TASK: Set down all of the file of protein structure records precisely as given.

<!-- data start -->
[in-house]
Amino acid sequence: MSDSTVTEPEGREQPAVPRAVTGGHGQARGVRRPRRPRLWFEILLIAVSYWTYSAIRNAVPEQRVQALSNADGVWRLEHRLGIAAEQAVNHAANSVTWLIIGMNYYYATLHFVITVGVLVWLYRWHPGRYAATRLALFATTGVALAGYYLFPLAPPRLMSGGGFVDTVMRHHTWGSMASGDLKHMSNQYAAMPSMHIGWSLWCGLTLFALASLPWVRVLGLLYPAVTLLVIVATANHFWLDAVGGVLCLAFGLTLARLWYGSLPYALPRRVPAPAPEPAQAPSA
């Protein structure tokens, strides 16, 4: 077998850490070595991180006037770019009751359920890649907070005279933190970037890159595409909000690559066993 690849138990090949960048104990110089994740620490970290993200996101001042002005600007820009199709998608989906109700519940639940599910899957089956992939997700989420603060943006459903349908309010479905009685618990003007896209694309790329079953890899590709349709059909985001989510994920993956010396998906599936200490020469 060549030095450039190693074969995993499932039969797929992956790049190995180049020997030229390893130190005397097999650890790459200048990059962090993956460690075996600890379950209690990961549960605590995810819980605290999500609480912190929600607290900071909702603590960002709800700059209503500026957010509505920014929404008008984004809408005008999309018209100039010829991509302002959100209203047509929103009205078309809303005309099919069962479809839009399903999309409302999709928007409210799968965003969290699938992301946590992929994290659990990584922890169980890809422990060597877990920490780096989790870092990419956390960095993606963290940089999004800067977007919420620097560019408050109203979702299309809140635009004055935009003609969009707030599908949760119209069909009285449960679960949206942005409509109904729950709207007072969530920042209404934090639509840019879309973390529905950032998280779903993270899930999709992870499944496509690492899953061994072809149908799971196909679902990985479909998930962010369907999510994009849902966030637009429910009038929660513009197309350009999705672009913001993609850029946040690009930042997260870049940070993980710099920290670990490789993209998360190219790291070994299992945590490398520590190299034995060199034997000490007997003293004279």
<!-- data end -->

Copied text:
[in-house]
Amino acid sequence: MSDSTVTEPEGREQPAVPRAVTGGHGQARGVRRPRRPRLWFEILLIAVSYWTYSAIRNAVPEQRVQALSNADGVWRLEHRLGIAAEQAVNHAANSVTWLIIGMNYYYATLHFVITVGVLVWLYRWHPGRYAATRLALFATTGVALAGYYLFPLAPPRLMSGGGFVDTVMRHHTWGSMASGDLKHMSNQYAAMPSMHIGWSLWCGLTLFALASLPWVRVLGLLYPAVTLLVIVATANHFWLDAVGGVLCLAFGLTLARLWYGSLPYALPRRVPAPAPEPAQAPSA
């Protein structure tokens, strides 16, 4: 077998850490070595991180006037770019009751359920890649907070005279933190970037890159595409909000690559066993 690849138990090949960048104990110089994740620490970290993200996101001042002005600007820009199709998608989906109700519940639940599910899957089956992939997700989420603060943006459903349908309010479905009685618990003007896209694309790329079953890899590709349709059909985001989510994920993956010396998906599936200490020469 060549030095450039190693074969995993499932039969797929992956790049190995180049020997030229390893130190005397097999650890790459200048990059962090993956460690075996600890379950209690990961549960605590995810819980605290999500609480912190929600607290900071909702603590960002709800700059209503500026957010509505920014929404008008984004809408005008999309018209100039010829991509302002959100209203047509929103009205078309809303005309099919069962479809839009399903999309409302999709928007409210799968965003969290699938992301946590992929994290659990990584922890169980890809422990060597877990920490780096989790870092990419956390960095993606963290940089999004800067977007919420620097560019408050109203979702299309809140635009004055935009003609969009707030599908949760119209069909009285449960679960949206942005409509109904729950709207007072969530920042209404934090639509840019879309973390529905950032998280779903993270899930999709992870499944496509690492899953061994072809149908799971196909679902990985479909998930962010369907999510994009849902966030637009429910009038929660513009197309350009999705672009913001993609850029946040690009930042997260870049940070993980710099920290670990490789993209998360190219790291070994299992945590490398520590190299034995060199034997000490007997003293004279």